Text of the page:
With all this political turmoil and inconsistency leading up to 2020,  more challenging times are expected. Well into the start of the coronavirus epidemic, a new government was formed, the 13th in Slovenia's history, led by the party that won the 2018 elections, SDS, and their cult leader Janez Janša. This government was instrumental in the results of the 2022 elections. For the second time, Janša was in office, just as Slovenia held the presidency of the Council of the European Union.

During Janša's third term, new traditions started, as protests continued for over 100 Fridays. The political situation hadn't been this tense since around 2011. With all the controversies you usually expect in our governments, the coronavirus just added more opportunities for the government to serve itself.

At this point, Janša had entirely given into the Orban-type populist rhetoric in his behavior. He was using a particular method, being a constant poster of tweets. Using Twitter to attack political opponents and journalists, vulgarism and aggression came from the tweets he re-tweeted. He was putting state media in an embarrassing position, trying to limit them and defund them.

Janša's third term was unhopeful; hope was rising for Slovenians who were sick of him. He was discrediting everyone who called him out for his suspicious behavior. He even got into a predicament with the European Union, who also tried to call him out on multiple occasions.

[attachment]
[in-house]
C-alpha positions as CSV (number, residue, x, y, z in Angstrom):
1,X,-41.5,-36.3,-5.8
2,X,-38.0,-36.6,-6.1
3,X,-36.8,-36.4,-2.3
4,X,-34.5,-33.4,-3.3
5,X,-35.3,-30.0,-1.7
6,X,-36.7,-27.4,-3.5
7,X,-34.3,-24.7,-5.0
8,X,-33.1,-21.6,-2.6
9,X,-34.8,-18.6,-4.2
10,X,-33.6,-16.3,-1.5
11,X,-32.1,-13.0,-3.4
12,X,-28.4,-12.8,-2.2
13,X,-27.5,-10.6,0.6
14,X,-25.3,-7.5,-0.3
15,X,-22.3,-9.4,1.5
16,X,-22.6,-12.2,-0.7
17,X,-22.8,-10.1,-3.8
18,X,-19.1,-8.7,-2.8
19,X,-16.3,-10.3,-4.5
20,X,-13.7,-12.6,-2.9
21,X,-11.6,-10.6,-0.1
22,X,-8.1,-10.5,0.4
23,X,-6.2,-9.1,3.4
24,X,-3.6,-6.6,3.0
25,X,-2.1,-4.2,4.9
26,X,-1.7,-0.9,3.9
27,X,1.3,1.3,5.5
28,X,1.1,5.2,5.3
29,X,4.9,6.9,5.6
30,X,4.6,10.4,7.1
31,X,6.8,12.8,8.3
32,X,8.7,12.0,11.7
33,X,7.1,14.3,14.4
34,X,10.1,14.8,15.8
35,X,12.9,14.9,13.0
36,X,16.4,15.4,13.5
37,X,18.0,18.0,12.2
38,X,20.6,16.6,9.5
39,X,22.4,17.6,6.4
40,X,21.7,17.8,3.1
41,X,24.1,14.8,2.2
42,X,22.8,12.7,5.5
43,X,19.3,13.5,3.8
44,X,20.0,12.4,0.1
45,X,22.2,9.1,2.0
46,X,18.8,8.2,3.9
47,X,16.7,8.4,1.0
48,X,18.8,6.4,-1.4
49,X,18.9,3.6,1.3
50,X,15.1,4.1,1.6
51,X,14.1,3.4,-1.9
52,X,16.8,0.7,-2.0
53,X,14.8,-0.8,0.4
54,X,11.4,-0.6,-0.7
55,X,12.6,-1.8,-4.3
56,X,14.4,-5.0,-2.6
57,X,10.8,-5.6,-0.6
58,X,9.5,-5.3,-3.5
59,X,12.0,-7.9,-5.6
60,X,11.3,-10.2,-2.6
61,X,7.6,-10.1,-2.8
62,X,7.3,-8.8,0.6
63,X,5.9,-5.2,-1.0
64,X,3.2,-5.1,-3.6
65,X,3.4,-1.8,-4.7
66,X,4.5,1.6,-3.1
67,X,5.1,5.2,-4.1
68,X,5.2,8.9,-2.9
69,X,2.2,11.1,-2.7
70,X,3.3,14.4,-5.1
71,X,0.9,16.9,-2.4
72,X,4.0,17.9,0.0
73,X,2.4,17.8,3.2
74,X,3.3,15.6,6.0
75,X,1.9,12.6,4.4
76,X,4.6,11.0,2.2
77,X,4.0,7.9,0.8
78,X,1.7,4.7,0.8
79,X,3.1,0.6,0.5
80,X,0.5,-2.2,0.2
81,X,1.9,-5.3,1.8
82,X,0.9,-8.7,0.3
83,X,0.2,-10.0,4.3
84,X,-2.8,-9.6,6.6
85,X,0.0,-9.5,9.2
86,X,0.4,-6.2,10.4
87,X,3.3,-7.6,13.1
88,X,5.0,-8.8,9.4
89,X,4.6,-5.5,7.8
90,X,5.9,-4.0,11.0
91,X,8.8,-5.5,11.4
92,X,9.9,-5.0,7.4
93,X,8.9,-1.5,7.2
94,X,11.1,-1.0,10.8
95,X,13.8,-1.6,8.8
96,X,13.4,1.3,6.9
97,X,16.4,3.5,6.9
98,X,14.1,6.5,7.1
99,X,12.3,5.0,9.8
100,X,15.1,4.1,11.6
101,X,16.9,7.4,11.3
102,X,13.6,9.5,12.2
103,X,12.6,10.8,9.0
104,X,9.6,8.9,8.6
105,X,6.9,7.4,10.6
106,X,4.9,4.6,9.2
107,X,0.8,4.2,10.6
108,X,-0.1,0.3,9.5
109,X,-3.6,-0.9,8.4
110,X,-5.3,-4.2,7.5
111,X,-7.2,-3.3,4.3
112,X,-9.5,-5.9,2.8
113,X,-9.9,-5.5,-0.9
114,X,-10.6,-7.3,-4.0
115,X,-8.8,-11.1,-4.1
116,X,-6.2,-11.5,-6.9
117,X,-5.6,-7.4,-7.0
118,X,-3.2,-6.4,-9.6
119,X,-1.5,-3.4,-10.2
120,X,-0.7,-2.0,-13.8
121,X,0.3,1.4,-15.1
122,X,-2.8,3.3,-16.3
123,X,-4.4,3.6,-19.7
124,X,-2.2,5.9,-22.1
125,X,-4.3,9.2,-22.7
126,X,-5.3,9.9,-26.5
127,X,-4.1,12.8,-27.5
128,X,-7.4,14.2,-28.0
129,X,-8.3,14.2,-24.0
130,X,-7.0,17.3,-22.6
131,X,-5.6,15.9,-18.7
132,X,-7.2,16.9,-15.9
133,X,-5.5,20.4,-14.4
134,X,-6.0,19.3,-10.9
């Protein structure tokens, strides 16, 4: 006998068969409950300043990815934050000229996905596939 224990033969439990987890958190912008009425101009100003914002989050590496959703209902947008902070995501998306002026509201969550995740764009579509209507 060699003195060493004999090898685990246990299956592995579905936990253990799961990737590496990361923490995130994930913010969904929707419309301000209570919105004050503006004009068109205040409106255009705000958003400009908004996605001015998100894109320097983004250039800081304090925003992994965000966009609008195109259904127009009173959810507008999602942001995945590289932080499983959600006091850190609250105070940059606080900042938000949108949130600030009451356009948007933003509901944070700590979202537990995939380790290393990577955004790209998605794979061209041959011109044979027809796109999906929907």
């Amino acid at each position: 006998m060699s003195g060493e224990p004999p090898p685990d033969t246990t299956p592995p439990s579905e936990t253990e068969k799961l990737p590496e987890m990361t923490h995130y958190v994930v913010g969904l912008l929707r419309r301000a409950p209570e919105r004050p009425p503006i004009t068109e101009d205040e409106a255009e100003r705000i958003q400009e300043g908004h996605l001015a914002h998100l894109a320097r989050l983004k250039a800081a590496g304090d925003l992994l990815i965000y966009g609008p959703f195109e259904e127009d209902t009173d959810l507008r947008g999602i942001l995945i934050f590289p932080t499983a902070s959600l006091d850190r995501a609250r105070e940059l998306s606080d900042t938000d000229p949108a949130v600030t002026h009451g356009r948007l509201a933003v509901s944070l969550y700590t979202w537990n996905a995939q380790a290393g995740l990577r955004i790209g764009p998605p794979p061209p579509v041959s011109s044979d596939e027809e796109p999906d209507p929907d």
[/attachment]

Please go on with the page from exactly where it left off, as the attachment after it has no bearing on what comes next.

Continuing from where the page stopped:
Until the elections of 2022 began. With many Slovenians counting down the days to election day, they were set for significant participation.

It had two consequences. Firstly, people didn't know what to expect, and no one could guess that would happen, apart from the first two polling parties to battle it out. Secondly, the threshold of 4% was harder to reach because of good participation. Tactical voting also denied good results for at least three more parties.

According to a study from Valicon, an institute studying consumers, around 46% of voters voted tactically, voting for the party that wasn't their natural first choice. As a result, only five parties ended up making the parliament.

The absolute winner of the election was the Freedom Movement, led by Robert Golob. They won almost 35% of the vote. Still, They ended up with a record-breaking 41 seats (out of 90 in the parliament), almost giving them a constitutive majority. Second place was secured by SDS, led by Janez Janša, who still ended up gaining seats (27), compared to 2018, even though they got a slightly smaller percentage of votes.

Next in the race was the Christian party New Slovenia (NSI), led by former defense minister (in the last government) Matej Tonin, who was caught in some controversy because of ill-advised purchases of military vehicles.

The party has also gained seats (8) in comparison to 2018. The last two remaining parties lost seats compared to 2018 and many votes. The Left was the most shocking, who only won 5 seats and only beat the threshold in the least percentage of votes counted.

The SD entered the assembly with seven seats. The latter parties have been in the opposition for the past two years and showed limited competence.

These elections set us up for an exciting next four years. The election is compared to the 2011 elections, where Golob's friend and, at the time, the party won the election but failed to form a coalition.